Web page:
Dir; Riley Stearns. Starring; Jesse Eisenberg, Alessandro Nivola, Imogen Poots. R. Color. 104 min.
There is so much to un-pack with this very dark comedy. “The Art of Self-Defense” is like ordering 20 items at once on Amazon and when they arrive you don’t know where to start. Loneliness, self-worth, mindless violence, tuned out parents, douche bag co-workers, uncomfortable sexual situations both straight and gay, gun ownership, and the love of dogs is just the tip of the iceberg. Oh and I almost forgot, this is a movie about karate. It is not perfect, but the final joke in this dark dark dark comedy is one of the best ‘Drop the Mic’ moments I have seen in years. You will be rolling in your seat laughing.
Before I begin my take on the movie, I would like to give praise to Jesse Eisenberg. Every actor has their strength and his is awkwardness. That made him great as Mark Zuckerberg in “The Social Network” and the nerd in “Zombieland” but awful as Lex Luthor in “Batman vs. Superman”. He is perfect in this film.
Eisenberg plays Casey, a lost in life accountant at some non-distinct business in the early to mid 90’s. The film opens in a small cafe with Casey observing a traveling French couple with the man being a total dick to the cashier because he cannot order a proper espresso. Currently working on learning French, Casey attempts to listen in on them and the interpretation is not exactly accurate.
In his mid 30’s, Casey’s life is boring and lonely. He clocks in every day, gets ridiculed by co-workers that enjoy looking at porno mags in the break room, and hangs out with his tiny dachshund pup to watch old re-runs. One night, Casey comes home and realizes he is out of dog food. He heads to the supermarket and ends up getting nearly beaten to death by a biker gang on the side of the road. Recovering from his hospital stay the shy middle-aged man decides to take measures in defending himself.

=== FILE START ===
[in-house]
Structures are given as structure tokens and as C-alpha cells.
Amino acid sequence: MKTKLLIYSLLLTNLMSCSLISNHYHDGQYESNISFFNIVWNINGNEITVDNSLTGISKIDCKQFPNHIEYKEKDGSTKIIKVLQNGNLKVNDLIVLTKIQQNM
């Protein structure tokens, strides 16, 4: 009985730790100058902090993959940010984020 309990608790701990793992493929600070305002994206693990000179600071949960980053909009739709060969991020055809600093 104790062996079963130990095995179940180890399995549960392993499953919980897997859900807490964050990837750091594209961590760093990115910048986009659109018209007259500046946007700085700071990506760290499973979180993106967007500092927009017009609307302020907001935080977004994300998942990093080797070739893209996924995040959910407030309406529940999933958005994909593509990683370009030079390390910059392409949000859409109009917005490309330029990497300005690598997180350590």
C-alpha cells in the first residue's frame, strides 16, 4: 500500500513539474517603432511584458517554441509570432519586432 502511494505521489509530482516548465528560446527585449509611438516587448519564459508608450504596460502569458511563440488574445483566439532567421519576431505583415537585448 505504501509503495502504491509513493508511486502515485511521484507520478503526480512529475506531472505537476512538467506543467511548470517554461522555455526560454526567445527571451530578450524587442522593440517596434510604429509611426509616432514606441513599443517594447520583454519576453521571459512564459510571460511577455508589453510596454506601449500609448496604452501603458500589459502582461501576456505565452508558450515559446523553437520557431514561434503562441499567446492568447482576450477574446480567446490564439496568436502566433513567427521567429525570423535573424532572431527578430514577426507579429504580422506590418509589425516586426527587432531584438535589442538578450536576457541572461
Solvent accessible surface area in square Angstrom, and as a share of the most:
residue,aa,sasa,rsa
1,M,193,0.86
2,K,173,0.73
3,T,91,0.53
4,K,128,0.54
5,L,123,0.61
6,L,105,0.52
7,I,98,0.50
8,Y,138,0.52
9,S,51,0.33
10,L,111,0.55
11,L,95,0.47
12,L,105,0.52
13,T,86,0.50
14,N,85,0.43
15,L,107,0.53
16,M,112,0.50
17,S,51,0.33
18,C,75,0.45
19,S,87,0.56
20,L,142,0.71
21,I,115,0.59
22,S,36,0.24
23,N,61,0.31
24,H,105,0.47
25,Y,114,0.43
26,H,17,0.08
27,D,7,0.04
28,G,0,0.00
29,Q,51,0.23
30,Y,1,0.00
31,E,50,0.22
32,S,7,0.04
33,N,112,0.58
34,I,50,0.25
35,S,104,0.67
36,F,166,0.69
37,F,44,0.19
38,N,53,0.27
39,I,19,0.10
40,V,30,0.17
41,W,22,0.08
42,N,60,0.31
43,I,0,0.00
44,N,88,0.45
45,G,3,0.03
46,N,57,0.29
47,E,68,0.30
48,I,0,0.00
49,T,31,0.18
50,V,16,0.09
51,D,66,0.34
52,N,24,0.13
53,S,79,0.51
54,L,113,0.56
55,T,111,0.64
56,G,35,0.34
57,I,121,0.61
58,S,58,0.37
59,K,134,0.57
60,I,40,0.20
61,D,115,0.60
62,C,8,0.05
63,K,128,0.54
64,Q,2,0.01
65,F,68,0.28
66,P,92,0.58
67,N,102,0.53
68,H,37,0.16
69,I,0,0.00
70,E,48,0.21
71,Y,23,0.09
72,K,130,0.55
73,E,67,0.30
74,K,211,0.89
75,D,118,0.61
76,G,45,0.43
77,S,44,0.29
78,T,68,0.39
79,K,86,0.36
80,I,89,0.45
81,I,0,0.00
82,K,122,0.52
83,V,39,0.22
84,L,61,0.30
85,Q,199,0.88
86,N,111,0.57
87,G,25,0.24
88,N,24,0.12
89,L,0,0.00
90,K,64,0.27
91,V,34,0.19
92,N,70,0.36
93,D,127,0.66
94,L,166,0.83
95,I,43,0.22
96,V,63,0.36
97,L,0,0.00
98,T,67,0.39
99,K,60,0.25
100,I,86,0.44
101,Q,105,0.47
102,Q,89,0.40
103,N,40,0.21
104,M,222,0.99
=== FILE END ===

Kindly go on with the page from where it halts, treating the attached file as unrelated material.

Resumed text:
The first stop is a hilarious trip to the gun store in which he puts in paperwork for a pistol. If you are a gun enthusiast this segment will make you furious. I warned you. On his way home he stumbles upon a local Karate studio lead by Sensei (Alessandro Nivola). Sensei is a bit bipolar to say the least, but also convincing in caring about a potential new student. A compelling session as a spectator convinces Casey to try it out. When he returns the next day there is a group of young kids being coached by senior instructor Anna (Imogen Poots). Anna teaches them in graphic detail how to kill an opponent while the parents half-listen blankly until the class is over.
After his first few sessions, Casey has become obsessed. He is ignoring his job and only wants to be at the karate studio with Sensei. A quick upgrade to yellow belt has him attend the mysterious ‘night classes’. Our nervous hero goes from fun Karate to “Fight Club” on speed. But he can’t stop, eventually losing his job because of a drive to make those who have wronged him pay.
At this point “The Art of Self-Defense” takes several hard turns which, respectfully, are not always obvious and well thought out in the context of the story. I will let you discover those yourself. Some of the twists work seamlessly, a few are ridiculous. There is no explicit violence or sexual content, well minimal (there is one second of a penis, spoiler alert), but there are certainly events that imply such debauchery.
No denying this is a well crafted indie movie. Alessandro Nivola as Sensei does a phenomenal job and dare I say Oscar worthy. The way in which it is shot on film by Cinematographer Michael Ragen adds to the 90’s aesthetic as well as the feeling of awkwardness for a generation engrained with digital. The issue is that overall it never catches its perfect wave story wise.
The dark humor is spot on. Some moments the dialogue is so deadpan that it becomes impossible not to laugh. Writer/Director Riley Stearns has something worth saying about social dynamics such as smaller minded people being preyed on. It just doesn’t quite come together. One of those ‘take it down a notch’ here and there films. Despite that, “The Art of Self-Defense” is a very solid film. While not everyone will enjoy it as a whole, I’m pretty sure all viewers would find something to appreciate here.
Suck Factor: 2out of 7 (7 means your movie really SUCKS!)
Written by Byrd
The SUCK FACTOR, how it works. We have flipped the rating system upside down. If a film is classic, it gets a 0. Meaning that movie has 0 SUCKS. If a film is complete trash you must avoid at all costs, it gets a 7, meaning this movie really SUCKS!